Charities, sports organisations and other groups in North Yorkshire pulled together to ensure children in the county had the opportunity to try new experiences and stay socially connected, healthy and active over the summer.
The FEAST North Yorkshire holiday club programme provided many children and young people with a welcome opportunity to socialise, learn new skills and stay active after a year of restrictions and isolation brought by the pandemic.
A total of 47 different organisations and groups signed up to FEAST North Yorkshire, to provide an exciting range of activities. They ranged from sports sessions to outdoor adventures, cookery classes and art and drama workshops. North Yorkshire’s libraries also joined in to provide free activities.
The holiday clubs were open to all children and young people in the county, but were provided free to children who would normally receive benefits-related free school meals during term time and included a hot meal or packed lunch each day.
Funding for the scheme came from the Department for Education’s Holiday Activities and Food Programme. The County Council commissioned North Yorkshire Together, a partnership between Rural Arts, North Yorkshire Sport and North Yorkshire Youth, to run the programme in the county, under the banner of FEAST North Yorkshire.
In total, 15,909 holiday club places were provided. Free days out to a range of venues and attractions across the county were made available as part of the FEAST programme, giving North Yorkshire families who were eligible for free school meals the opportunity to enjoy a Grand Day Out together. This was introduced for families of children with Special Educational Needs and Disabilities, but was extended to include more families.
They included a multi-arts summer school run by Henshaws Arts and Crafts Centre, which ran workshops in mosaic making, circus skills and music in its workshops and gardens in Knaresborough and summer day camps offering games, crafts and outdoor challenges in Bellerby, Wensleydale.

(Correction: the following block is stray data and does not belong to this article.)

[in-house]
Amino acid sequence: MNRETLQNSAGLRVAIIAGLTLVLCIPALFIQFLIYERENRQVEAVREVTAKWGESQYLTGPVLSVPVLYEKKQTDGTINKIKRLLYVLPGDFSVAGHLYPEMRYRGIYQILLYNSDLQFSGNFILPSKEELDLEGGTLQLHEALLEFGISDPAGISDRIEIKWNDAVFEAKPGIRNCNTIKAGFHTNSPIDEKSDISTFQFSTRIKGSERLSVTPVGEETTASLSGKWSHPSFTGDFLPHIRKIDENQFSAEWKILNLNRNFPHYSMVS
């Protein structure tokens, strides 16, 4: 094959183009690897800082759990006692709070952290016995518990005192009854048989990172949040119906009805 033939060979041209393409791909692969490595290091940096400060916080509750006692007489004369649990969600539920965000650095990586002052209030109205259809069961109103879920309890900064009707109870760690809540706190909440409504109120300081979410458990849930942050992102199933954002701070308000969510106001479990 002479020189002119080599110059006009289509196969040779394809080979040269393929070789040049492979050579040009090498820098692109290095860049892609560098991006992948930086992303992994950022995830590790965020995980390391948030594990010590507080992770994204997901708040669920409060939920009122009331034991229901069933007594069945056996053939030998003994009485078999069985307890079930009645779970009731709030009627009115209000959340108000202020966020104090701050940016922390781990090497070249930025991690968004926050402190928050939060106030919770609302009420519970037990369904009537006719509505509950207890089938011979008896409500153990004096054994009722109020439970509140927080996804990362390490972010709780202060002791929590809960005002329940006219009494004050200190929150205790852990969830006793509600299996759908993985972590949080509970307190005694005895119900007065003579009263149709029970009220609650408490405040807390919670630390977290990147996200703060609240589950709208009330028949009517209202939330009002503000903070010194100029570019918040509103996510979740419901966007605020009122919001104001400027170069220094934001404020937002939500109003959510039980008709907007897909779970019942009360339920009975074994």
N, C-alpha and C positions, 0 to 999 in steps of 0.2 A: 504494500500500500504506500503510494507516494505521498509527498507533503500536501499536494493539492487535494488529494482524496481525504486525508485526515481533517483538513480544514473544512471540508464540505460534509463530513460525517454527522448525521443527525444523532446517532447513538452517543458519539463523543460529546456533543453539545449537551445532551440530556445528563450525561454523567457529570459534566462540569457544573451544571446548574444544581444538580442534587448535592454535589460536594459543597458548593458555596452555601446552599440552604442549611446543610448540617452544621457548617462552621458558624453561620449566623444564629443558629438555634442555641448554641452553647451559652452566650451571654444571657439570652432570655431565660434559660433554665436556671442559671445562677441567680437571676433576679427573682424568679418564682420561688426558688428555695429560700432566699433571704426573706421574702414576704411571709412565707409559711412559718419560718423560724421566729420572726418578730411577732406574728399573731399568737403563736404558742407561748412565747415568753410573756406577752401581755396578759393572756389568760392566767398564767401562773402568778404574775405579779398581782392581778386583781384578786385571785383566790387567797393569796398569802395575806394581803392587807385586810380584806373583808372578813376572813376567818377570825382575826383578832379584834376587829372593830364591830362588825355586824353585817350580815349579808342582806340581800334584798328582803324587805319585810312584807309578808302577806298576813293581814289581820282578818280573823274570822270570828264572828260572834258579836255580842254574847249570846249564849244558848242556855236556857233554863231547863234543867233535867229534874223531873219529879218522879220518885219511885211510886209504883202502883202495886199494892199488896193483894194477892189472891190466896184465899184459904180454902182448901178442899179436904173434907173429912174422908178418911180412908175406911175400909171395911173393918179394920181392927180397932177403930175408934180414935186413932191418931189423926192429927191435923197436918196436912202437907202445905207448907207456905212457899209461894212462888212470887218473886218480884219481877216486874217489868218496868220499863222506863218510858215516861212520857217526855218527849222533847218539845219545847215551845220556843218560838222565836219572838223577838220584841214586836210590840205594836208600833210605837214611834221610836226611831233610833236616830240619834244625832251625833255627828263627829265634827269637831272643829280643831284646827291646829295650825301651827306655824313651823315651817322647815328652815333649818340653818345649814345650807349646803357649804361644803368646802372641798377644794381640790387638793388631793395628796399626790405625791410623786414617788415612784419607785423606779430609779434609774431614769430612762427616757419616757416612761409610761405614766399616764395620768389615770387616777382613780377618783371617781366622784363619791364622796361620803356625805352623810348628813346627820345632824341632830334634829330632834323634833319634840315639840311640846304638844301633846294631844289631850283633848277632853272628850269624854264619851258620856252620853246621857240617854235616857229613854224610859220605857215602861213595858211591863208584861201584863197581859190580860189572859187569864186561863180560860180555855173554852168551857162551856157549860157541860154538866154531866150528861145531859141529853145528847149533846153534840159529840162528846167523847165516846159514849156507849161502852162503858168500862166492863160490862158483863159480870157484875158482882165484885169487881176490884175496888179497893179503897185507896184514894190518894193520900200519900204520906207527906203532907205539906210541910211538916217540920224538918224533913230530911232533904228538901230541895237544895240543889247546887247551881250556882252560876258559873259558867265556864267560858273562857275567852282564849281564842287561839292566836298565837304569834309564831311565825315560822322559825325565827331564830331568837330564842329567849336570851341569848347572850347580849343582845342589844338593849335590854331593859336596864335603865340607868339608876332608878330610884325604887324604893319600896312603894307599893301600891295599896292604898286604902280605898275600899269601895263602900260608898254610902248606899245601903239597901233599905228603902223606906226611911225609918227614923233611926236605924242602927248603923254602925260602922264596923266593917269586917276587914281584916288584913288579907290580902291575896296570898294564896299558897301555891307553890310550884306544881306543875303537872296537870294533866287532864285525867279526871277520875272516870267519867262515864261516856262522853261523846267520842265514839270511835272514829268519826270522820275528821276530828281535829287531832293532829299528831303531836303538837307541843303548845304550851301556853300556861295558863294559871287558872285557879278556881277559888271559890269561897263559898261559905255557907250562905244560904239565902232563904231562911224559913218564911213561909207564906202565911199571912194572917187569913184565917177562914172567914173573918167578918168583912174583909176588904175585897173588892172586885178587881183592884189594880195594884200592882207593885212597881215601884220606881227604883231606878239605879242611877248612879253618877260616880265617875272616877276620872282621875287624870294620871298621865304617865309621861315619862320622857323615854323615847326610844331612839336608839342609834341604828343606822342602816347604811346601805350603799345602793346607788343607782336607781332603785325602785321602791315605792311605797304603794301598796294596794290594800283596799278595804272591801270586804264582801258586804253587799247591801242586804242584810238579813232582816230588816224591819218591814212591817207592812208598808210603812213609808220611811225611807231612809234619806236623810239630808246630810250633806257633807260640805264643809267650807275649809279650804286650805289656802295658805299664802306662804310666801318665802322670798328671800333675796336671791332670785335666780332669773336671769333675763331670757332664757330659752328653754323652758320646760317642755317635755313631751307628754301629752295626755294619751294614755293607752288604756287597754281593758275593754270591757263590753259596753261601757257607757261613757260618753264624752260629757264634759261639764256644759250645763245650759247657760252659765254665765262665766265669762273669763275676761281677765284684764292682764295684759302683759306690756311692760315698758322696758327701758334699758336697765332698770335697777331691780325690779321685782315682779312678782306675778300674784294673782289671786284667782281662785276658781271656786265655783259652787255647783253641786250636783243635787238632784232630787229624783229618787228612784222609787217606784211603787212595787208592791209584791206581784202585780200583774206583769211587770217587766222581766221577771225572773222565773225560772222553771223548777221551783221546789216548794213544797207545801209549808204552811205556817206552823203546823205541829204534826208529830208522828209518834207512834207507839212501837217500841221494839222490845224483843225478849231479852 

Other organisations who ran holiday clubs included Embers Outdoor Learning, a new business based in Richmond offering forest school experiences for children. They ran a Veg Patch Party over summer in a woodland at Swaledale Mountain Rescue’s base at Catterick Garrison.
The sessions were based on the book, Veg Patch Party and looked at the whole life cycle of plants and vegetables, including planting seeds to learn how plants grow and cooking food on a camp fire.
The children taking part also made heart sculptures from willow, made bird feeders, decorated trees, read books made omelettes, pizza, apple crumble and popcorn, as well as pancakes and toasties on the fire. It was also an opportunity for children to learn how to be safe around a camp fire.
Rachael Muir, of Embers Outdoor Learning holiday club, who recently who recently left a career in teaching to set up the organisation, said: “Children have missed out on so much over this past year or so. Even when they’ve been in school, it’s been in controlled conditions; they haven’t been able to mix with other year groups.
“Schools aren’t just about education, they’re also about socialisation and opportunities for play and this has been really missed during the pandemic. Playgrounds have been closed off and after school clubs and holiday clubs haven’t been able to run. Just allowing children to play and be with other children has been so important. A highlight for me personally during this holiday club has been seeing children enjoy themselves, mixing with other children and just letting off steam.”
Nigel Carson ran a multi-sport holiday club at Northstead School in Scarborough over the summer, offering activities including football, bench ball, cricket, rounder and tennis.
He said: “We had lots of children aged five to 11 coming here and experiencing new sports.
“The children got lots of fresh air, lots of exercise, learnt some new activities, had a healthy lunch and met some new friends and hopefully will come back.”
There was also a selection of virtual activities for families to enjoy at home, such as live cook-a-longs with Phunky Foods.
More than 12,000 holiday activity packs with ideas and inspiration for holiday activities were also distributed to families via schools.
Cllr Patrick Mulligan, Executive Member for Education and Skill thanked the organisations in North Yorkshire who took part in the holiday club programme.
He said: “We know the pandemic had a negative impact on the mental and physical health of many children and young people and many of the activities they would normally enjoy, such as playing with friends, joining in with sports or even going to the playground had to be put on hold.
“We also know many families’ incomes were hit hard by the pandemic, so to be able to offer children a healthy meal, fun activities and a chance to socialise and learn new skills was vitally important over the holidays.
“We would like to thank all the providers who signed up to FEAST North Yorkshire and all the volunteers who gave up their time to run activities in their community. We’ve received a lot of positive feedback from families and know it made a lot of difference to children and their families.”